By Anna Daniels
Did you see the moon earlier this morning? At 3 am, when I rousted myself out of bed, it was already Part Deux of San Diego’s total lunar eclipse –the moon glowed a reddish umber behind the earth’s shadow. It was mysterious and somewhat confusing –the “rabbit” in the moon that was so clearly visible when I went to bed earlier had disappeared.
Holding coffee cups in one hand and binoculars in the other, My Beloved and I sat on the side of the house craning our necks upward. Watching an eclipse from start to finish is the cosmic equivalent of watching paint dry–long moments of nothing seeming to happen, then voila! the moon is occulted. Or it is whole again, a shining coin pulled from night’s pocket.
The term “blood moon” strikes me as an exaggeration, but perhaps nascent cataracts have cast time’s own dim umbra across my eyes. It took a while before I stopped channeling Neil de Grasse Tyson, who was providing a voice over inside of my head of how human beings have regarded eclipses as signs of the apocryphal. I can’t imagine what greater calamities the moon could possibly portend for us here on earth–we already seem up to our eyeballs in conquest, war, famine and death. I sat in the quasi-darkness of our side yard waiting for the rabbit to return.
The eclipse was the reason for getting up in the wee hours of the morning, but I was immediately struck by the number of constellations, stars and planets that I could see. The skies over City Heights are not velvety black at night like those I remember from island living or occasional visits to mountains and deserts. City Heights sits in the glowing heart of the city and residents here have gone to great lengths to further illuminate the darkness. Darkness has become a thing to be vanquished for its lack of usefulness or because it obscures lurking dangers.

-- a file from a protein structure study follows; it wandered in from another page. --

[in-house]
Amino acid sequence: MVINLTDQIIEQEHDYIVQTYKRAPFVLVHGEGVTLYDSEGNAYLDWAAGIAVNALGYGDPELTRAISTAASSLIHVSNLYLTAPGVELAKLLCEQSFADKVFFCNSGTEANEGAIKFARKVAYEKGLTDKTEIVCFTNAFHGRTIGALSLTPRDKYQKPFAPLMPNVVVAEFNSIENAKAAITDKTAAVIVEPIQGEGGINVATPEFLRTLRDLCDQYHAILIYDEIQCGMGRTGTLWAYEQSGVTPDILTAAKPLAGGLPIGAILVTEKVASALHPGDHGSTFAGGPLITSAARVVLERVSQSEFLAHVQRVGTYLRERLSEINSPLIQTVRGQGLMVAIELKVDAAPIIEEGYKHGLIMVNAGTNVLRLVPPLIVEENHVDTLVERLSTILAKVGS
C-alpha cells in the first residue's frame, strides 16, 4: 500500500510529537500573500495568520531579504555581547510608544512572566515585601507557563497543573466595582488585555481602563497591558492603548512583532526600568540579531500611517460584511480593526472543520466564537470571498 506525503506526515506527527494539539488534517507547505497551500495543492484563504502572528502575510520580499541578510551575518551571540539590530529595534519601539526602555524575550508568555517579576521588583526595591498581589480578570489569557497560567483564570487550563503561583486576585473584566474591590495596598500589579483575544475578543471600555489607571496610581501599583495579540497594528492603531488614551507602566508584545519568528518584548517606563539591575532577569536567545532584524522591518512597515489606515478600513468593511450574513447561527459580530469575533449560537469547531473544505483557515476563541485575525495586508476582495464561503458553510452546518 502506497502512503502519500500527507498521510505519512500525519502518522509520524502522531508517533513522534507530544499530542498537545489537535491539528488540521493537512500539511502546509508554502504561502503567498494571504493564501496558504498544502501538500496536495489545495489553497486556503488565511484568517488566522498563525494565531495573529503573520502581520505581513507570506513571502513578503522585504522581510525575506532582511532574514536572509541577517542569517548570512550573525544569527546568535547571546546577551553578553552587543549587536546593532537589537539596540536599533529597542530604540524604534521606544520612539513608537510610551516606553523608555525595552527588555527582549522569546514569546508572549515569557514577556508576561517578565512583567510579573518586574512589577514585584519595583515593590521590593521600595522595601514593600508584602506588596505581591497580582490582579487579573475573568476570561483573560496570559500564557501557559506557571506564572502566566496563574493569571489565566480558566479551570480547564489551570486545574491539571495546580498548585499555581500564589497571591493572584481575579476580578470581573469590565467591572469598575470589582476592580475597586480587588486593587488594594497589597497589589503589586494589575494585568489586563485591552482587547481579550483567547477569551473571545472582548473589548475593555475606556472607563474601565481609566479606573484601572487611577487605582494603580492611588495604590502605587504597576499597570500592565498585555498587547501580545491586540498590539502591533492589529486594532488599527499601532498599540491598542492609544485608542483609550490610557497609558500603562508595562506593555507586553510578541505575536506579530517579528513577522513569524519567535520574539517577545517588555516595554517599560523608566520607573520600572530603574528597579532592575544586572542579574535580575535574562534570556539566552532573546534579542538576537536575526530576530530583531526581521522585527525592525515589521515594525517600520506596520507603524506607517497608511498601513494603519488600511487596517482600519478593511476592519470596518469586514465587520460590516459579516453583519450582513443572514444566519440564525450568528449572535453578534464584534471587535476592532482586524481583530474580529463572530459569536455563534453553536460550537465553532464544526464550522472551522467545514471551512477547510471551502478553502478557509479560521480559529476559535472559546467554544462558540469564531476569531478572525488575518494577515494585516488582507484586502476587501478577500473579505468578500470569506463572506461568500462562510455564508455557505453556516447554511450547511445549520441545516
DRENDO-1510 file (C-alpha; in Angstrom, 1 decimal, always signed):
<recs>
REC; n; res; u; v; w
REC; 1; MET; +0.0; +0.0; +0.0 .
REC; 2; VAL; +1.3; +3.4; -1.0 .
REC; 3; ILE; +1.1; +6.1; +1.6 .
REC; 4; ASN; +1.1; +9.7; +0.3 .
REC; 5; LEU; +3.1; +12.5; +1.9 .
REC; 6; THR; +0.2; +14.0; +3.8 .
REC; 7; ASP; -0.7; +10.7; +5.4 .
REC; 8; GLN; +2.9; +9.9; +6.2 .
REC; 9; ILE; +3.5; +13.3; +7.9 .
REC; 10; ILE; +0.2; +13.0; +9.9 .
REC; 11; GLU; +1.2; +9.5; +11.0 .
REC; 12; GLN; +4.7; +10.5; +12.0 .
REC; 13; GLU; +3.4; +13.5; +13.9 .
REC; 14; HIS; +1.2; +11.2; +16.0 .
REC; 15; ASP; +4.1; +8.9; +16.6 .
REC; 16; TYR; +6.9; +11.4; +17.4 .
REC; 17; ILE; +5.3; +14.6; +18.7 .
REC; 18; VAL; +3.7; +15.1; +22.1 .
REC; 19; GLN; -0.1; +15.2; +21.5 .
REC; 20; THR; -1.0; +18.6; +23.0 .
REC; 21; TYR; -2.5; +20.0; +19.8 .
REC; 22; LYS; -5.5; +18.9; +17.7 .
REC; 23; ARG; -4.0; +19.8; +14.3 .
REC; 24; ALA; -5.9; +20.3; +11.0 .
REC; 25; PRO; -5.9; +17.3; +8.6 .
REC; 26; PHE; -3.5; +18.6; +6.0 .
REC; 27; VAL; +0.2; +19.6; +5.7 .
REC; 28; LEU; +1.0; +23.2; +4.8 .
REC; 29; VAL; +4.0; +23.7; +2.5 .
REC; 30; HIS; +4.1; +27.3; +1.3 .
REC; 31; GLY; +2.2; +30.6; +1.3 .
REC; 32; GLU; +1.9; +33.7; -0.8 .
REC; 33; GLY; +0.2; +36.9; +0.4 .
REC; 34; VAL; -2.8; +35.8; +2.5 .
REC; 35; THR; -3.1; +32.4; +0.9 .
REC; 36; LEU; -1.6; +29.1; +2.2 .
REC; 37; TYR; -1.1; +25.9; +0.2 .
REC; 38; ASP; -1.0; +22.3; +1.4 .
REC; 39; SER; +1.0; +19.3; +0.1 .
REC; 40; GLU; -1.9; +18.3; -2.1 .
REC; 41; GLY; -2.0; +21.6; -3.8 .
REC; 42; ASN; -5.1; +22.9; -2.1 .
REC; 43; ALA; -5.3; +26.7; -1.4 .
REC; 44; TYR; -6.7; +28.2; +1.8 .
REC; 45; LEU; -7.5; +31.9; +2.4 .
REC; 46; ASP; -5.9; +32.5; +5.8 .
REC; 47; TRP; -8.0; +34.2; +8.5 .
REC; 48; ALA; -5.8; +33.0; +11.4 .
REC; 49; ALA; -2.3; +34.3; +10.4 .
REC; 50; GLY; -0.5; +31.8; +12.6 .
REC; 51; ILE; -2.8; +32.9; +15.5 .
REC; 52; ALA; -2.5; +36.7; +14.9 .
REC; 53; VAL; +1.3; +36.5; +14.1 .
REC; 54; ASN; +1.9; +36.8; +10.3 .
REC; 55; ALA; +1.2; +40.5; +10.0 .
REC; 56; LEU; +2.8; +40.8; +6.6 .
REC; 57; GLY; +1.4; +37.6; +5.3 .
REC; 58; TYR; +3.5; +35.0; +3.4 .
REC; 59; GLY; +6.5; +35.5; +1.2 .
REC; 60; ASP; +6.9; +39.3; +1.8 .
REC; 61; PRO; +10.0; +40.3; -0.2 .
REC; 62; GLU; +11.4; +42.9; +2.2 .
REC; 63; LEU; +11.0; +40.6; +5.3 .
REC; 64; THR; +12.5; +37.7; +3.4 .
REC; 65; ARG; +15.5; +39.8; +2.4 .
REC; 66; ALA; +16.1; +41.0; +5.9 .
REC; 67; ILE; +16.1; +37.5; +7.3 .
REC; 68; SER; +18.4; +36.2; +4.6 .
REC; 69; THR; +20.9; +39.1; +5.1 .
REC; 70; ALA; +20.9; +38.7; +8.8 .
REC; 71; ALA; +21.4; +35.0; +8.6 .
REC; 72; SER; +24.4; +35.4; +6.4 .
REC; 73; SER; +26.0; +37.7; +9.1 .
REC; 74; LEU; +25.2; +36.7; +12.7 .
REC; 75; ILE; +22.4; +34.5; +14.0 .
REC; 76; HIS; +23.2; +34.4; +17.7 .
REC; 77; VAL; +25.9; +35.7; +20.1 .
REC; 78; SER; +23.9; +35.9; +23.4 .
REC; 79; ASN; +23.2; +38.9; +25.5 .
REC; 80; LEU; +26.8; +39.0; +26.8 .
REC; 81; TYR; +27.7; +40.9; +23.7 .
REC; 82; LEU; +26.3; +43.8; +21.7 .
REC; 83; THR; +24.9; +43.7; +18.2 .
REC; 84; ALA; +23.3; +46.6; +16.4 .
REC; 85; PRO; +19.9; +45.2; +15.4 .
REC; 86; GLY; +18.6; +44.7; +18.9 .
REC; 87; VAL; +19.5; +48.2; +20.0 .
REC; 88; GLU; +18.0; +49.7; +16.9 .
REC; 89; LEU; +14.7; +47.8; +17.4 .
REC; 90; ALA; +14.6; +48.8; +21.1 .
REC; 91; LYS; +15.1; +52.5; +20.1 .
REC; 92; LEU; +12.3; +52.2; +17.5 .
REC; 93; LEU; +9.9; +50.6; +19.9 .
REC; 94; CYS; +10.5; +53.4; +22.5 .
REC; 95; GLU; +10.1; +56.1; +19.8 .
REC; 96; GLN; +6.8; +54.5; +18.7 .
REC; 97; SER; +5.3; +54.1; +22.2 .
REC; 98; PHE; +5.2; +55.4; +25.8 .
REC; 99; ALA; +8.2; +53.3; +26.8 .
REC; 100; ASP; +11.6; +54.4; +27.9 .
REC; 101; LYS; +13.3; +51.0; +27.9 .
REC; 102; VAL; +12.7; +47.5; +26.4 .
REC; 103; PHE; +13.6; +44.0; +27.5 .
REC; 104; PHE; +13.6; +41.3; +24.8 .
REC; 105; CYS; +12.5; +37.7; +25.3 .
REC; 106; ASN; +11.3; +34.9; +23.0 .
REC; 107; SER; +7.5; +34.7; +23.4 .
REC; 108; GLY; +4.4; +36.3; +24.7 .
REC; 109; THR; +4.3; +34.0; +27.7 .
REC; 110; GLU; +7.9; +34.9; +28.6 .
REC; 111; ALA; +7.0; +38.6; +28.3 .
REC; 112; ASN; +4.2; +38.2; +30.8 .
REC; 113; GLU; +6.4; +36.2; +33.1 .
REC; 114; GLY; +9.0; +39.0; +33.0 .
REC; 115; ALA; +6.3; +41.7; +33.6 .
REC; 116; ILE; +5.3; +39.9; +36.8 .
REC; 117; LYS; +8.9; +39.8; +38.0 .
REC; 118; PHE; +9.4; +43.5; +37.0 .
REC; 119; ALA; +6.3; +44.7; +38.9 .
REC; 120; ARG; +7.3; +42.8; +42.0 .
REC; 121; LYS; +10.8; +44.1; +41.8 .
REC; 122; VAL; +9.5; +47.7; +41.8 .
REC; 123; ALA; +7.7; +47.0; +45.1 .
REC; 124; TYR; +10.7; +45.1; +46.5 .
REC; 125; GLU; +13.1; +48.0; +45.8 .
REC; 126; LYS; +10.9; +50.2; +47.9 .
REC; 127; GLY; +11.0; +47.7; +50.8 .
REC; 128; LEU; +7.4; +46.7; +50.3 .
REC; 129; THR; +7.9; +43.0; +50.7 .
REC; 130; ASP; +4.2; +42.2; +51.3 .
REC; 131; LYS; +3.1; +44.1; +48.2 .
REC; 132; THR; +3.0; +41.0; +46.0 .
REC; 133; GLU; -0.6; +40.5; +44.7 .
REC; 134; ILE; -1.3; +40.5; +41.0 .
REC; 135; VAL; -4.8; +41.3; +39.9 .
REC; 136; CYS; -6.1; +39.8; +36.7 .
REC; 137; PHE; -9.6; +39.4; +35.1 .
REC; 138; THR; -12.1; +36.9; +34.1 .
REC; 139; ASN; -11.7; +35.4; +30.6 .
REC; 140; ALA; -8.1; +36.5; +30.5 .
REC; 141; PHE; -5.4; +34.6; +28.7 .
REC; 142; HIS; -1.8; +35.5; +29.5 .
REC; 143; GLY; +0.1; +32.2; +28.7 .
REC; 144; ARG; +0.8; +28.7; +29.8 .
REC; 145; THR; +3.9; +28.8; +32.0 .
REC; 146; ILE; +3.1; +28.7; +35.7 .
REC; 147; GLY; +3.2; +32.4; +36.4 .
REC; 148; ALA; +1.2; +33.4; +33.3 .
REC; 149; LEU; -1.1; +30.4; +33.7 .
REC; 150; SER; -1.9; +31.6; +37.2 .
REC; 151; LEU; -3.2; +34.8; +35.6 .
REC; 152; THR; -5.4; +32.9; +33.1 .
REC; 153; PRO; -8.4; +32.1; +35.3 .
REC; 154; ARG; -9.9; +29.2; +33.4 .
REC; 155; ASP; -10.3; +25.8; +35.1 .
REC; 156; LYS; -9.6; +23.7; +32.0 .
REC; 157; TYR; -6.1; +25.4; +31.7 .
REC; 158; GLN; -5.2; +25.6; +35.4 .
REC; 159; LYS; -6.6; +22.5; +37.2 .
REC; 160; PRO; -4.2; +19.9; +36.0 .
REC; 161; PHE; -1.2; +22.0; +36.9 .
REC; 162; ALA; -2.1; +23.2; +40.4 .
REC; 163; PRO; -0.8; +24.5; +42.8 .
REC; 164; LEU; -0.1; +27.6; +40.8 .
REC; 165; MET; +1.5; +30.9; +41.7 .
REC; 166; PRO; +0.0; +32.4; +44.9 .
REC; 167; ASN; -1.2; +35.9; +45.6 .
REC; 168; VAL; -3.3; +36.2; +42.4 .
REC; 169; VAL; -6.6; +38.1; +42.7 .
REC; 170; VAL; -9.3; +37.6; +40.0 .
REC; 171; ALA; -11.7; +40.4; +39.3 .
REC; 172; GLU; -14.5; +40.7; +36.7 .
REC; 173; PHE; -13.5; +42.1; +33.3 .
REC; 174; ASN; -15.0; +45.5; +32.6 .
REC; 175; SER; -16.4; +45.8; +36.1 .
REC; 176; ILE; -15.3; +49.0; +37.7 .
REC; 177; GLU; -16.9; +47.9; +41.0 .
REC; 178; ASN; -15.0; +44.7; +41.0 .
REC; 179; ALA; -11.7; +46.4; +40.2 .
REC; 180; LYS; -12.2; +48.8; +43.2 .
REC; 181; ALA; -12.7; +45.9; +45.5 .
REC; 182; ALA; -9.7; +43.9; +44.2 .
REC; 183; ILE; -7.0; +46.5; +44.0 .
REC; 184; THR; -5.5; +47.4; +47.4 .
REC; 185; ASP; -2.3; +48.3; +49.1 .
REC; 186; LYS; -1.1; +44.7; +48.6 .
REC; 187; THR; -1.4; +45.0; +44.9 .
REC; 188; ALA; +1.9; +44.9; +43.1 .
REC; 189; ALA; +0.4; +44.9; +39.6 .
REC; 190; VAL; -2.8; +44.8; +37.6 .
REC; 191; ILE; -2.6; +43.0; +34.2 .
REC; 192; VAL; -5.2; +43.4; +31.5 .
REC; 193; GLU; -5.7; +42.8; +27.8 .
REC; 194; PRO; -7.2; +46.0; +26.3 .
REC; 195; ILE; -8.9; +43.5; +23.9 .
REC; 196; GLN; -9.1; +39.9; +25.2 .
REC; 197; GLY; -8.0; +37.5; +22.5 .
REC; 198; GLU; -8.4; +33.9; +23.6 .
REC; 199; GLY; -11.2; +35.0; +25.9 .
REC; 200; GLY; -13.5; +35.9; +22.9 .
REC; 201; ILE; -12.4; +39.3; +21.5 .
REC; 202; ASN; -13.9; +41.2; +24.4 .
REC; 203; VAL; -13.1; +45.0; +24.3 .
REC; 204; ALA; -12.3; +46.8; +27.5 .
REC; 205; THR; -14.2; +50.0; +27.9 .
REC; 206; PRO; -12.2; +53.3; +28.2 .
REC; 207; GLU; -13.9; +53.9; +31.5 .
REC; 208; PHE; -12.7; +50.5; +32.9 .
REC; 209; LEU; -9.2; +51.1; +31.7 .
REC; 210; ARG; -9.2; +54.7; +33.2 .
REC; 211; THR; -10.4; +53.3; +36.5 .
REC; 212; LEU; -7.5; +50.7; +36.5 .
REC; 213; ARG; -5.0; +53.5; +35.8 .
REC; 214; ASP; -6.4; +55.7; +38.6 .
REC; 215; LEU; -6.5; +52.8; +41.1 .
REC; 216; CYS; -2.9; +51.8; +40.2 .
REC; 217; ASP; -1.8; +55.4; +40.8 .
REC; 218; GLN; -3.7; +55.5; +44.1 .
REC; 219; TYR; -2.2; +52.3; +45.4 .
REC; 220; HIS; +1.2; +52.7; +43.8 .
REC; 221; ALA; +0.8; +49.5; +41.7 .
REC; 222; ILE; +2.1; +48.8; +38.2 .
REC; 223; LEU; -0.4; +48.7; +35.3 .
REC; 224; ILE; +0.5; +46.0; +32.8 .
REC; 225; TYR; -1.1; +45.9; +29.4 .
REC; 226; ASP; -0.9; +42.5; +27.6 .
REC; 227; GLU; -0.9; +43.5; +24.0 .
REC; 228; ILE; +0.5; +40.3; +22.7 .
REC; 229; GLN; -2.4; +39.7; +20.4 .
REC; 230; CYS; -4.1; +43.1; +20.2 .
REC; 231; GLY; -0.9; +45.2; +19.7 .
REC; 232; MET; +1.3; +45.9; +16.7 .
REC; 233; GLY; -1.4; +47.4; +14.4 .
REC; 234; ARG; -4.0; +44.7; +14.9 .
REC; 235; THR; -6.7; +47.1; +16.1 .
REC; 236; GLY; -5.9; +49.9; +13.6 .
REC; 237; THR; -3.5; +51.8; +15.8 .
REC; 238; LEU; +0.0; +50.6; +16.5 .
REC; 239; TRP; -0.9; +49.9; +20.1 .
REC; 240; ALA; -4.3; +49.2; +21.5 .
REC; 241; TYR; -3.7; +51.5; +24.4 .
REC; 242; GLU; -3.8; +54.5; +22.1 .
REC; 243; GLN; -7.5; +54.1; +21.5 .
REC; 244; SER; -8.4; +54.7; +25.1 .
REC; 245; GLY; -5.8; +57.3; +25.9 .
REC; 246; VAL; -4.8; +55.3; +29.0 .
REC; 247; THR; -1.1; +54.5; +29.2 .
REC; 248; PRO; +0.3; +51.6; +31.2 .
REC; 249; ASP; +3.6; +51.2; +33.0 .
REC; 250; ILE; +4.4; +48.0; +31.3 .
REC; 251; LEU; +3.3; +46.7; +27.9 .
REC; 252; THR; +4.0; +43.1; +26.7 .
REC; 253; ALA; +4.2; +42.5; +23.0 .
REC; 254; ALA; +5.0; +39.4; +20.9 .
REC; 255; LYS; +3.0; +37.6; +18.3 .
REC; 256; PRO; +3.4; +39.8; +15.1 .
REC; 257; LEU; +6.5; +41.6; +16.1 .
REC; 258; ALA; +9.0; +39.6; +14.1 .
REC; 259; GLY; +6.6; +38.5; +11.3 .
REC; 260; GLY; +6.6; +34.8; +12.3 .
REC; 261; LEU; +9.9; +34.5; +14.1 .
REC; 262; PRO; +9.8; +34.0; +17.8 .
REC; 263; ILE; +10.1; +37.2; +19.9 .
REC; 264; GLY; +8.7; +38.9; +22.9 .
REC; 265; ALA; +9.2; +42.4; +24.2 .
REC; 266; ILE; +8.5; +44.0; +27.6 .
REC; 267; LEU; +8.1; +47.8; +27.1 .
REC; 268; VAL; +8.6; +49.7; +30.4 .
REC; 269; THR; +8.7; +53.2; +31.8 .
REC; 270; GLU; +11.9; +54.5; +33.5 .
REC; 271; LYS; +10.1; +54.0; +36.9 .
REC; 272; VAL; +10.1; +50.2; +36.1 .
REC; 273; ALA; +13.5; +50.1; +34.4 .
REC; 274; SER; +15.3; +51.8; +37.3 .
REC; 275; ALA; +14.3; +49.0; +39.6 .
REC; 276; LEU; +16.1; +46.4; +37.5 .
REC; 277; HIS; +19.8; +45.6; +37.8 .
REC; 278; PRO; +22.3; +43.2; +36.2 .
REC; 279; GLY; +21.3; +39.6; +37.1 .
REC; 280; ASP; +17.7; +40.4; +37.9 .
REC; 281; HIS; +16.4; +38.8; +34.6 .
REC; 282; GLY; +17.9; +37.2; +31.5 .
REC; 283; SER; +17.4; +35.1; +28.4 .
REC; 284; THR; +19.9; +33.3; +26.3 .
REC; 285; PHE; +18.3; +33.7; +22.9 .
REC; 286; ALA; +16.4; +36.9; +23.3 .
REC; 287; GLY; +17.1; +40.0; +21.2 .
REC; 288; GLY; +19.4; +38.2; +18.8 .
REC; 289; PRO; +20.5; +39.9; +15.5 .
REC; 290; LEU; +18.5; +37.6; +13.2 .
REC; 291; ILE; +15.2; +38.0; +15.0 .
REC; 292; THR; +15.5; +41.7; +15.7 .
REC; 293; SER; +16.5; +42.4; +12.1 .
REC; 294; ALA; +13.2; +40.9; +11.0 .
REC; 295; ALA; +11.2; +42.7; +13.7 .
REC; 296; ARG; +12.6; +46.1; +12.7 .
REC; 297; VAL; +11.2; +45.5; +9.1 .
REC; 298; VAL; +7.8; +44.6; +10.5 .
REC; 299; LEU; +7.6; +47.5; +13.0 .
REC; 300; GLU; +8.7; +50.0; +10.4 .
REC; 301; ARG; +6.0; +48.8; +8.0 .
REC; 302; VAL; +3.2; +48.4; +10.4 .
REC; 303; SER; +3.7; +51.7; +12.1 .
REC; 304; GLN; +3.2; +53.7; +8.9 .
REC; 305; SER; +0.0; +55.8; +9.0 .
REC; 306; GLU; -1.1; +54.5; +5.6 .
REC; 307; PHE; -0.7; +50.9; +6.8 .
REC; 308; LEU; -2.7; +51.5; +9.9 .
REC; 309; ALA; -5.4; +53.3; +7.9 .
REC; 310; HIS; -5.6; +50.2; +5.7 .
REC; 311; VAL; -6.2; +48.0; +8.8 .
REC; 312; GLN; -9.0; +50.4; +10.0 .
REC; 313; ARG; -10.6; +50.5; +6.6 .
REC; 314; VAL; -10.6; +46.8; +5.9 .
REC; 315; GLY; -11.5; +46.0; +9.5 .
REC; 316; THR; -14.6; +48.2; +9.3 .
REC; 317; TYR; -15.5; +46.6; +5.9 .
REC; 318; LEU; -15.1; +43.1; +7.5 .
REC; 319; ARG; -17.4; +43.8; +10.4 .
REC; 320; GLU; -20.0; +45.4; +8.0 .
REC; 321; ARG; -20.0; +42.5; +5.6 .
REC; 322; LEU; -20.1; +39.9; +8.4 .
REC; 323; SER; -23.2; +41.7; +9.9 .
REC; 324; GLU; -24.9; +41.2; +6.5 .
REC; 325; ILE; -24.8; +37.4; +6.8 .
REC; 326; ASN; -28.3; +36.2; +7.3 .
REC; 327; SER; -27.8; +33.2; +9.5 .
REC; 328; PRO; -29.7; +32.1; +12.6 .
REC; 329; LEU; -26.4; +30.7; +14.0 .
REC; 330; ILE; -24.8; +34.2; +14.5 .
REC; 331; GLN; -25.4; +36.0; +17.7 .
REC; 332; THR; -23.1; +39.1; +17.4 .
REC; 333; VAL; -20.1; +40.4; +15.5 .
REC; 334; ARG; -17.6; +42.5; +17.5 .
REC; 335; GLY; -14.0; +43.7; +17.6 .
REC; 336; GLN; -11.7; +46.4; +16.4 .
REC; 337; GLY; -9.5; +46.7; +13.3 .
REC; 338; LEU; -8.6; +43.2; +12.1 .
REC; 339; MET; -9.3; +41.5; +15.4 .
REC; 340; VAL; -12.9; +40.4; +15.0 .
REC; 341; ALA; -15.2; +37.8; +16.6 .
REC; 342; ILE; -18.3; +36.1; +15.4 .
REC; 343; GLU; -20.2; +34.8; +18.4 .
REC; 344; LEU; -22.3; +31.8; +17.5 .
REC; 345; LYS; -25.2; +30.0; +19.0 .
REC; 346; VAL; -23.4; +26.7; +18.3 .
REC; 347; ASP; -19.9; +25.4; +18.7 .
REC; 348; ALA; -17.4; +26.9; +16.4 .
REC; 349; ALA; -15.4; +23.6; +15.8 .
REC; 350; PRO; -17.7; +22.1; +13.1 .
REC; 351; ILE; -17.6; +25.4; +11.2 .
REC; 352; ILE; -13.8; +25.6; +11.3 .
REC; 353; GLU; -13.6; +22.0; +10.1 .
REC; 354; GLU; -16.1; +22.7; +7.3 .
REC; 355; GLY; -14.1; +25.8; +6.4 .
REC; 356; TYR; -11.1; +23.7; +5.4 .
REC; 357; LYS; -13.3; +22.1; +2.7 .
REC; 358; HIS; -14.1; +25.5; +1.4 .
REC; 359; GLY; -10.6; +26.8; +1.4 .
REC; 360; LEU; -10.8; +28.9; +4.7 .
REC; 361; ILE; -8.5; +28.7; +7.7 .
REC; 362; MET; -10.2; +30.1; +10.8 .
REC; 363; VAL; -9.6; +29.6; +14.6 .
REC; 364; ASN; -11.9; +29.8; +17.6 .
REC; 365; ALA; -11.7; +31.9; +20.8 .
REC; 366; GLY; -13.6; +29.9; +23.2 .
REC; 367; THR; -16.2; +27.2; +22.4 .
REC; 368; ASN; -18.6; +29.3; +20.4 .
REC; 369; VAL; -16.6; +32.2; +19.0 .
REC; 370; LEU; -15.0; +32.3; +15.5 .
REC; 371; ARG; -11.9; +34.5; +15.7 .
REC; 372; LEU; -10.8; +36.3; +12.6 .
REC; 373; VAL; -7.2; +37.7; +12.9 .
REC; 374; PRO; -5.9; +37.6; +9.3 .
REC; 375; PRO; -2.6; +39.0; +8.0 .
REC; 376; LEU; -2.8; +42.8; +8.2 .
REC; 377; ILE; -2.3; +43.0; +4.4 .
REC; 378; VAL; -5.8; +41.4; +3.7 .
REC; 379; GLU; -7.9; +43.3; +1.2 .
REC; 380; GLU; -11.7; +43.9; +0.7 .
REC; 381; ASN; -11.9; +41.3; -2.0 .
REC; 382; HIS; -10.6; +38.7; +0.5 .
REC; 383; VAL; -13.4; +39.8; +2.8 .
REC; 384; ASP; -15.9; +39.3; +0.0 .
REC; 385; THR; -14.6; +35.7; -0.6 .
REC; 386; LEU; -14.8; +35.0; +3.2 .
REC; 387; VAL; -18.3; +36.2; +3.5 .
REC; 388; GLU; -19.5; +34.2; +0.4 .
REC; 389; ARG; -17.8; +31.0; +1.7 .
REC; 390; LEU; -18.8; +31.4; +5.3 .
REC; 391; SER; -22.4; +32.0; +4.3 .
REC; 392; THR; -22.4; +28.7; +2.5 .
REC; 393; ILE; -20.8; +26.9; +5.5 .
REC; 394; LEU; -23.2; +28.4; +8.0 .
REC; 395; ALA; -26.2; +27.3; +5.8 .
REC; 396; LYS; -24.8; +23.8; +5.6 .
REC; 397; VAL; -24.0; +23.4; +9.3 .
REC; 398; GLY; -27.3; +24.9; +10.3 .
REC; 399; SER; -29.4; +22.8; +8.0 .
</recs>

But there was Orion, The Hunter and Sirius, the Dog Star. Directly over my head the Pleiades, the Seven Sisters. Rich points to the “V” forming the horns in Taurus, The Bull. While the moon was in total eclipse I could see Uranus through the binoculars. There was something thrilling about seeing the constellations, calling out their names. It was the thrill of remembering something too easily forgotten when darkness was vanquished.
Rebecca Solnit’s book “The Field Guide to Getting Lost” contains an essay devoted to the topic of darkness. It is a reminder of how humans have oriented themselves literally and metaphorically in terms of the cosmic dualities of day and night. Neither navigation nor agriculture requires being attuned to nocturnal skies as they had in our not so distant past.
The moment when a child is able to connect certain stars and see a familiar shape provides both the thrill of discovery and the safety of the known. Do kids learn to pick out the constellations anymore? Can they even be in some place dark enough to see them? Last night I experienced the pure joy of rediscovering a forgotten language. As an adult now, I realize that is not so much a matter of being a forgotten language but rather a language that cannot be used very often. There is a difference.
Solnit writes that the places we come to know, and darkness can be one one of them, “become the tangible landscape of memory, the places that made you, and in some way you too become them. They are what you can possess and in the end what possesses you.”
Last night I was possessed by stars and planets– and a lunar eclipse.
Editor Note: In the rush to publish, I forgot to add the song that immediately came to mind when I first looked upward.
Have You Seen the Stars Tonight/Starship Jefferson Starship